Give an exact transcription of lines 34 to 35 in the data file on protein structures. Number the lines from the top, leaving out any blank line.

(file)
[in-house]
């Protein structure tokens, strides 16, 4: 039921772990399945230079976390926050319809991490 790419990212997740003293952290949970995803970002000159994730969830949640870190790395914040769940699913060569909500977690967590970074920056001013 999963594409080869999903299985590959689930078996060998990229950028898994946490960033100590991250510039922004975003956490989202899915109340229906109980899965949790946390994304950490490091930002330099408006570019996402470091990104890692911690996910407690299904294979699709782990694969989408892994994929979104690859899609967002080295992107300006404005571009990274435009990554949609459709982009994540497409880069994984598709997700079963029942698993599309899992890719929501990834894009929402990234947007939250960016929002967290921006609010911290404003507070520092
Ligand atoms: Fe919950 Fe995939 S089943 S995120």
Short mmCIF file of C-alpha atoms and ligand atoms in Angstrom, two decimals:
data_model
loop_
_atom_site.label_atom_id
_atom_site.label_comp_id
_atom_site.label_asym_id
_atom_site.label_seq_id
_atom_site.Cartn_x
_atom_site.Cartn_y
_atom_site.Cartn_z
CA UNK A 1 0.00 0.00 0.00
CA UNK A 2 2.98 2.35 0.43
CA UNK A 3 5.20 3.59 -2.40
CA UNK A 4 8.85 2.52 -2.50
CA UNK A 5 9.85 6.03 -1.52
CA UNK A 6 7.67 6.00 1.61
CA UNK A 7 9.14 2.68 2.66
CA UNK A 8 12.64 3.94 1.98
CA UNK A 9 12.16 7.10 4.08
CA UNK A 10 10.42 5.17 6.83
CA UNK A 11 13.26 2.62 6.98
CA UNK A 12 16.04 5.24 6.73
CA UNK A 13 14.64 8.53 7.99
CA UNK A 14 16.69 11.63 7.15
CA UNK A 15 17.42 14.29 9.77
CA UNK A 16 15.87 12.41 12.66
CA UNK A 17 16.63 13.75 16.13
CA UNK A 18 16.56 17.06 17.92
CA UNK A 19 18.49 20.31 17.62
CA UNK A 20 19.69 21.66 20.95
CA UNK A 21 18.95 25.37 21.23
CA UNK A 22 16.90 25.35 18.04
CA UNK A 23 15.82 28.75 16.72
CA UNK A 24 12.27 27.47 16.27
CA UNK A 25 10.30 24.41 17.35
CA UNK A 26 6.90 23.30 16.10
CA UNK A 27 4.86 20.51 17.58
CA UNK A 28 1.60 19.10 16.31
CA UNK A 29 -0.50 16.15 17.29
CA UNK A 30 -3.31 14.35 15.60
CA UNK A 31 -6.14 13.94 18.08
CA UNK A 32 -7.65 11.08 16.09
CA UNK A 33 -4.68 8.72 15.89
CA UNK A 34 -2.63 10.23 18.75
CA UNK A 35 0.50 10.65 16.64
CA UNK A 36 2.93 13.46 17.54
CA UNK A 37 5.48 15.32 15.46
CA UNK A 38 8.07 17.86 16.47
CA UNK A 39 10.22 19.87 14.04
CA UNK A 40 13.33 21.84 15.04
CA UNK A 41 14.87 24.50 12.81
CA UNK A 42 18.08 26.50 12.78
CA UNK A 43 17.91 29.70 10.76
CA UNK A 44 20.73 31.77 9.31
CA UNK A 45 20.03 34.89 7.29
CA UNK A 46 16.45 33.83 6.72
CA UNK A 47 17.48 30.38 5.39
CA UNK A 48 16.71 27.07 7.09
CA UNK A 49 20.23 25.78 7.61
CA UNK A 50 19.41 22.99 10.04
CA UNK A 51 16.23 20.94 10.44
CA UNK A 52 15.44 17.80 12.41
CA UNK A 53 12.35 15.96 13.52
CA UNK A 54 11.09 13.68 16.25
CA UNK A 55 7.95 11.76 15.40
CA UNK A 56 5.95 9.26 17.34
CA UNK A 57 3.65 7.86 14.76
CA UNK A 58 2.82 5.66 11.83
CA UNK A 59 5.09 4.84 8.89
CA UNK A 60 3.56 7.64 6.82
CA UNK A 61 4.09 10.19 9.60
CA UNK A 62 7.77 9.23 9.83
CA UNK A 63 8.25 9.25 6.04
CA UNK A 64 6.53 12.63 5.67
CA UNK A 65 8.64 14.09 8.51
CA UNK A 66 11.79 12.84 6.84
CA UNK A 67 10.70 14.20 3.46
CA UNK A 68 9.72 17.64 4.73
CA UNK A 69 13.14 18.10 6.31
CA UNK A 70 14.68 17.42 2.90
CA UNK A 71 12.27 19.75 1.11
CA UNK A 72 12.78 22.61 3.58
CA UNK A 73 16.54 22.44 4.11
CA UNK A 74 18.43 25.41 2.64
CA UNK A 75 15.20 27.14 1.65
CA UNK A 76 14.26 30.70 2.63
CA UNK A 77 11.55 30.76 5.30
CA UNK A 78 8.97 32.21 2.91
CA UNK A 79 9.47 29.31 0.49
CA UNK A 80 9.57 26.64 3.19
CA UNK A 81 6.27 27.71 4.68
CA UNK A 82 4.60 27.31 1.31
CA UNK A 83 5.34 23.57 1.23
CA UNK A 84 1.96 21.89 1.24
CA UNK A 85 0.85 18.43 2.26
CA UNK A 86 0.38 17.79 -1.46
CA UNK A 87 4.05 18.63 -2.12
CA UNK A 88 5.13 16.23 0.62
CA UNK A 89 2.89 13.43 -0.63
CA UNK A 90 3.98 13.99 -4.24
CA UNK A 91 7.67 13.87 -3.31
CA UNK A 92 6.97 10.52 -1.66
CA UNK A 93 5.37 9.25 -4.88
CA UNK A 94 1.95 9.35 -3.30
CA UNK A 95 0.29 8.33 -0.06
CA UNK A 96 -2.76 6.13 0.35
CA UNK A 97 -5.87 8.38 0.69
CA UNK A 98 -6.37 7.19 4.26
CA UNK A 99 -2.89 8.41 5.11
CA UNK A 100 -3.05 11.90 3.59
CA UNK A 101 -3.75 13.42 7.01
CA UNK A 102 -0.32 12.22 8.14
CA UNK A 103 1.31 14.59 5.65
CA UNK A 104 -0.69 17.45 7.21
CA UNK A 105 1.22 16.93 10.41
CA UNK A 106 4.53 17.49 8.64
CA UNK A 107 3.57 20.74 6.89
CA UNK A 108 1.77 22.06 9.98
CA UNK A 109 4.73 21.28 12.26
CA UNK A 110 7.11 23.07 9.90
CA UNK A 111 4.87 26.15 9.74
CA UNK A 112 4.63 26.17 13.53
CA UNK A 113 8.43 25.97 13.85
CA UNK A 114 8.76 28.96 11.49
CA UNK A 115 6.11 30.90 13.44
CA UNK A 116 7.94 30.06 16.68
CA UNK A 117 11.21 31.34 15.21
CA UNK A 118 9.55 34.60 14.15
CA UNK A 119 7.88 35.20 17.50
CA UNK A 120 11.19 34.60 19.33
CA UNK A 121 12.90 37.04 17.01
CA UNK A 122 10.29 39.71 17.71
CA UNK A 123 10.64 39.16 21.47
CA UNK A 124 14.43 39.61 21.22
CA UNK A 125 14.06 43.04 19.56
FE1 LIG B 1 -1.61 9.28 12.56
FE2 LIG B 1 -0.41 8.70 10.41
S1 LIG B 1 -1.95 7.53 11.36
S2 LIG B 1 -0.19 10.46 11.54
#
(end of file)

CA UNK A 21 18.95 25.37 21.23
CA UNK A 22 16.90 25.35 18.04